Distinctly Thornton



Of all the characters I have discovered in 19th Century novels, the one that has been the most believable as a male figure is John Thornton, of Elizabeth Gaskell’s North and South and the BBC miniseries by the same name. In books there are male characters who fight deftly with swords, men who recite sonnets and are of feeling; men who are heroic, witty, cunning, or kind. And then there is Mr. Thornton. He has many traits but in a manner that proves distinctly and realistically male. This is likely why Gaskell’s creation of him has become one of the most popular of literary men.

In the beginning of the story, we encounter John Thornton as the master of a factory. To outsiders such as Margaret Hale, he seems to be overbearing, authoritarian, and even cold. In the book, Ms. Hale initially describes him as “a great rough fellow, with not a grace or refinement about him.” It is true that such a man would probably have seemed rough to those accustomed to the tranquil beauty of the south. In contrast to feeling at home in the niceties of a country house, Mr. Thornton is at home beneath the smog-filled sky, and in the cool grays of the surrounding cityscape. In Milton, the people rush, ideas are exchanged, and life seems to breathe as much as through the cotton-fiber filled lungs of factory workers as through the machinery that supports their way of living. Here is more chaos and less literacy, more progress and less beauty.

Mr. Thornton has reason to be proud of his existence and way of life in Milton. He rose from nothing with a father who was a disgrace to become the owner of his own little empire in the form of a piece of the cotton industry. As long as the hum of his factory can be heard in Milton, it speaks not only to his prosperity, but the hard work it took him to obtain it. The book recounts the years he spent saving money and providing for his family when his father was no longer living. This also explains the strong bond Mr. Thornton has with his mother and why she views him as a success with such queenly satisfaction. His mother has every right to be proud of him, she figures. He is the utmost of a self-made man.

In North and South, the author gives us the unique vantage point of reading Mr. Thornton’s thoughts and views, unlike earlier female novelists such as Jane Austen. Thanks to Gaskell’s writing style we learn far more about John Thornton than we might otherwise. For example, it becomes clear throughout the book and mini-series that John Thornton is not the cold-hearted master that Ms. Hale first thinks him. Instead, his true character comes to light.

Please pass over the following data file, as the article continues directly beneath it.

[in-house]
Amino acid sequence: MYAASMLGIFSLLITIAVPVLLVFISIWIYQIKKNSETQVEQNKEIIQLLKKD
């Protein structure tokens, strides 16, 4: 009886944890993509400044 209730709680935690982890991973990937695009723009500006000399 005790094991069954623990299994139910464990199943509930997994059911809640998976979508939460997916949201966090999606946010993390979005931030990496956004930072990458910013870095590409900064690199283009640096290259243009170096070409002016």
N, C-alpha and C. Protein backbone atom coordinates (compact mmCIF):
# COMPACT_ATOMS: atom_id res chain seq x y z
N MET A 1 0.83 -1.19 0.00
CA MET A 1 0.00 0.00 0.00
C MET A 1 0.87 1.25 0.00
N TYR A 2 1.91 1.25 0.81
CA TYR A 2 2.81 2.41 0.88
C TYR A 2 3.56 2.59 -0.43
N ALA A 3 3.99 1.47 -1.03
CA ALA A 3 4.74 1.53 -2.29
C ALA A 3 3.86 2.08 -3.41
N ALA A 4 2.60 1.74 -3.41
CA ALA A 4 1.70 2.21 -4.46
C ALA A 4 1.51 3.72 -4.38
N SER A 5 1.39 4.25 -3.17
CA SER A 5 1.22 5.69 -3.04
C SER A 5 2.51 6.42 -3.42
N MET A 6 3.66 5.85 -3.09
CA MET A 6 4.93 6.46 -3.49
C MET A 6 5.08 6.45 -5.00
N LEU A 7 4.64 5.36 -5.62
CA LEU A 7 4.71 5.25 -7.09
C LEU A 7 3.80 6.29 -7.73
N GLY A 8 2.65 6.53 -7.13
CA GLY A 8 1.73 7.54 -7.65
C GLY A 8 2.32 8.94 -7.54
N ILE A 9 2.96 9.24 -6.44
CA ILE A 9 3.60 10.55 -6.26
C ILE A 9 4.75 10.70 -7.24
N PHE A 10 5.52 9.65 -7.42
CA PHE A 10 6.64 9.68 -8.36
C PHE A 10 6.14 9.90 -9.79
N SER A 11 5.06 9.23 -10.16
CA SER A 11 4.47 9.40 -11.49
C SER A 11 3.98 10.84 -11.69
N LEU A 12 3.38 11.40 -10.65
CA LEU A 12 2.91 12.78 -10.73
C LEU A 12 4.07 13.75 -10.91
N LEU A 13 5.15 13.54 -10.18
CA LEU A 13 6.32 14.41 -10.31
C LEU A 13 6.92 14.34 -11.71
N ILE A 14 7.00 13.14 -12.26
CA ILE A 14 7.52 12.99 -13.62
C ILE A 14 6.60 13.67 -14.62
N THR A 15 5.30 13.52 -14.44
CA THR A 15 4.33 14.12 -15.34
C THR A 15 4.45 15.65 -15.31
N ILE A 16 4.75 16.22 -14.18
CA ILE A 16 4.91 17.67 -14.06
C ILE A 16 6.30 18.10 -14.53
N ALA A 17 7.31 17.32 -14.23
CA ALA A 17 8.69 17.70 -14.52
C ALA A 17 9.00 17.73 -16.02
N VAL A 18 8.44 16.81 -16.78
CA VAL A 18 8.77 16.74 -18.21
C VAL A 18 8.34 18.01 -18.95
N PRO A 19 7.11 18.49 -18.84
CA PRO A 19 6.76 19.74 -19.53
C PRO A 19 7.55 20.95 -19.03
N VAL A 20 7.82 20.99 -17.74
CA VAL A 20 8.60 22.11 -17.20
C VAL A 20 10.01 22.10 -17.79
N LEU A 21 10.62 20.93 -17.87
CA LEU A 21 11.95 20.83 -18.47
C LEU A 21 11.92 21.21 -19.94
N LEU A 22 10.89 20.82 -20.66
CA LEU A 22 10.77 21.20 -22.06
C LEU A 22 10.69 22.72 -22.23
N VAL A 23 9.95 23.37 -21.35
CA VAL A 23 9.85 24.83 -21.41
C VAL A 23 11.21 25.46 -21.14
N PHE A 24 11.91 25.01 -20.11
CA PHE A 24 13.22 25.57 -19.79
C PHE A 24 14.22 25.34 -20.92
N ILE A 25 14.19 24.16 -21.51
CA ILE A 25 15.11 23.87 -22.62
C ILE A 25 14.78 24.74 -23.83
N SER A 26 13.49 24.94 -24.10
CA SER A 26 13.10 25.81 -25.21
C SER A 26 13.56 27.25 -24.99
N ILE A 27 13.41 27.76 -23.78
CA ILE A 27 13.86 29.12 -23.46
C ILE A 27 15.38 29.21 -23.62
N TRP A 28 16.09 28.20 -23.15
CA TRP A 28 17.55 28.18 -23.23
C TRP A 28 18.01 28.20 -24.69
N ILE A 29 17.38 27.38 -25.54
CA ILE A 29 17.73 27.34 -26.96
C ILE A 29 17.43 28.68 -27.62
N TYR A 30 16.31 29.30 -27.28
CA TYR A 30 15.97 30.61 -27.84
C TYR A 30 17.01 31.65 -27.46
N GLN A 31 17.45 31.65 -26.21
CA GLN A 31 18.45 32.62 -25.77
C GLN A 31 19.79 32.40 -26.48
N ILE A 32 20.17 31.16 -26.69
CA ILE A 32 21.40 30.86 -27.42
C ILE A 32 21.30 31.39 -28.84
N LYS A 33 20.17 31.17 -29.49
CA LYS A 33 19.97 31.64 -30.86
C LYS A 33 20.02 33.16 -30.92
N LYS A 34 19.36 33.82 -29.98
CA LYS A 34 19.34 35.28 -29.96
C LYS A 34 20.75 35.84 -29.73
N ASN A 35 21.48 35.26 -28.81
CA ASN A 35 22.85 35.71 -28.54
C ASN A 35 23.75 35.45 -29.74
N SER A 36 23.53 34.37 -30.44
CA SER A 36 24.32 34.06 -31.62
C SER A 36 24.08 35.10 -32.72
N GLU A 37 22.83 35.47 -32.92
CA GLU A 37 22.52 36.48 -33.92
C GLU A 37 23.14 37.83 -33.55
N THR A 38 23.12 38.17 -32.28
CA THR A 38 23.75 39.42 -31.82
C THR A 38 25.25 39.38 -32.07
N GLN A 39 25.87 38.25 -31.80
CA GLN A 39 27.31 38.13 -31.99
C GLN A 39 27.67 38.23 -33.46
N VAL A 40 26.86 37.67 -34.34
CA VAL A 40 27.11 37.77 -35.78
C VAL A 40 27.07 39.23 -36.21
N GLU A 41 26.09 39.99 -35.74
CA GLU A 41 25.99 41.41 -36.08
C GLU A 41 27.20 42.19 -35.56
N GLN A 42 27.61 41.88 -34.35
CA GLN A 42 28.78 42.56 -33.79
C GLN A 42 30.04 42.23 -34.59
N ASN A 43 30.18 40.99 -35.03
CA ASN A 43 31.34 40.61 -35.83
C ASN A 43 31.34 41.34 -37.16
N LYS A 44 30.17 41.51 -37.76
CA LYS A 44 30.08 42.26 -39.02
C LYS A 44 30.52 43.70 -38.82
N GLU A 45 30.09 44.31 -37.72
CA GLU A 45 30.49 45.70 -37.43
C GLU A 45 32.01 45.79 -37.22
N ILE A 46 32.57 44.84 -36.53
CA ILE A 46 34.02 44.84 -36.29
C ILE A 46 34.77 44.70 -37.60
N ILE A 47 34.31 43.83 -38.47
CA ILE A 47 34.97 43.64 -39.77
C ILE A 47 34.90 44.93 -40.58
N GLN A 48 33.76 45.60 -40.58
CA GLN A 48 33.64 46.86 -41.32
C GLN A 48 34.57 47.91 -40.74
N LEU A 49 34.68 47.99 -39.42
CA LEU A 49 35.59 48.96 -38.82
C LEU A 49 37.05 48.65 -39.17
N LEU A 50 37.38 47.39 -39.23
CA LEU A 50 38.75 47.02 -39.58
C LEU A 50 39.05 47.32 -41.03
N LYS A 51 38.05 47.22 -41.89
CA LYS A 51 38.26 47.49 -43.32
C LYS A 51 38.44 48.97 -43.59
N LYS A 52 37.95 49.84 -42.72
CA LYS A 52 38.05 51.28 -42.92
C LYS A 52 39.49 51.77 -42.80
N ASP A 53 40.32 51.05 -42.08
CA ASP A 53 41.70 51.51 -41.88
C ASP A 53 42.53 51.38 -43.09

While sometimes he can seem pretentious or cold, in fact much of his actions are based on a concern for other people and their well-being. He may not always go about displaying his concern for others in the most visible of ways, his kindness less of the gentle kind, but his true intentions can be discovered in his working away at his desk into the late hours far after the factory has closed for the night. He tries to keep accounts straight and make sure that his employees will be paid. When hard times hit, he figures this is the best way to preserve the livelihoods of the people under his care, as well as the running of the factory. This is something that at first his love-interest Ms. Hale does not realize.

Mr. Thornton’s character runs deep. He is a private man with strong values and an appreciation for the truth, even in business practices. He avoids participating in schemes and “speculation”

(glorified gambling) that might jeopardize his employee’s welfare, and bears the insults of others when his moral fortitude brings him up short of the winnings that could have been his if he had gambled. His integrity includes the way he behaves toward his family, as he quietly bears the mortification of his sister’s behavior and is respectful of his mother. John Thornton need not ever fear of the strength of his good reputation anywhere his name is known.

Mr. Thornton is believable as a man because his characteristics are so traditionally male. He desires to be a protectorate. He is strong but capable of being gentle. When he makes a mistake, he tries his best to fix it. These and other traits set him apart from other male characters; somehow he is less separate from the world that he lives in than other fictional men. He balances well the reality around him and his ability to be a romantic—and he knows how to be truthful without being cynical. He cannot escape the details of his factory’s business, nor the tentativeness of life in the city. He has likely suffered more days of forehead-creasing and worry than experienced days carefree enough to incite a smile. This is the world of life in the north of England at such a time in history: but at once it feels as if it is also real, as if Mr. Thornton were in many ways a caricature of men in the modern world thrust between a desire to survive and to thrive. Perhaps the greatest thing about him is that John Thornton appears to do both.

In the city, he does not want for female admirers, but though even Ms. Hale must gradually admit to his handsome demeanor, it is not his appearance that is most attractive, but the strength of his character that endures and continues to grow. His soul is not stagnant, but is open to learning. His mind is not stagnant either, as the pursuit of his lessons with Ms. Hale’s father attest. Mr. Thornton is always improving himself, always questioning, never willing to settle into merely existing. He may have had hard times and times may continue to be difficult, but a part of him never gives up hope. Like days of clouds make you appreciate the sun, or earth helps you to appreciate the promise of heaven, John Thornton seems to know that there are still some reasons to smile… if you hold on long enough. ■



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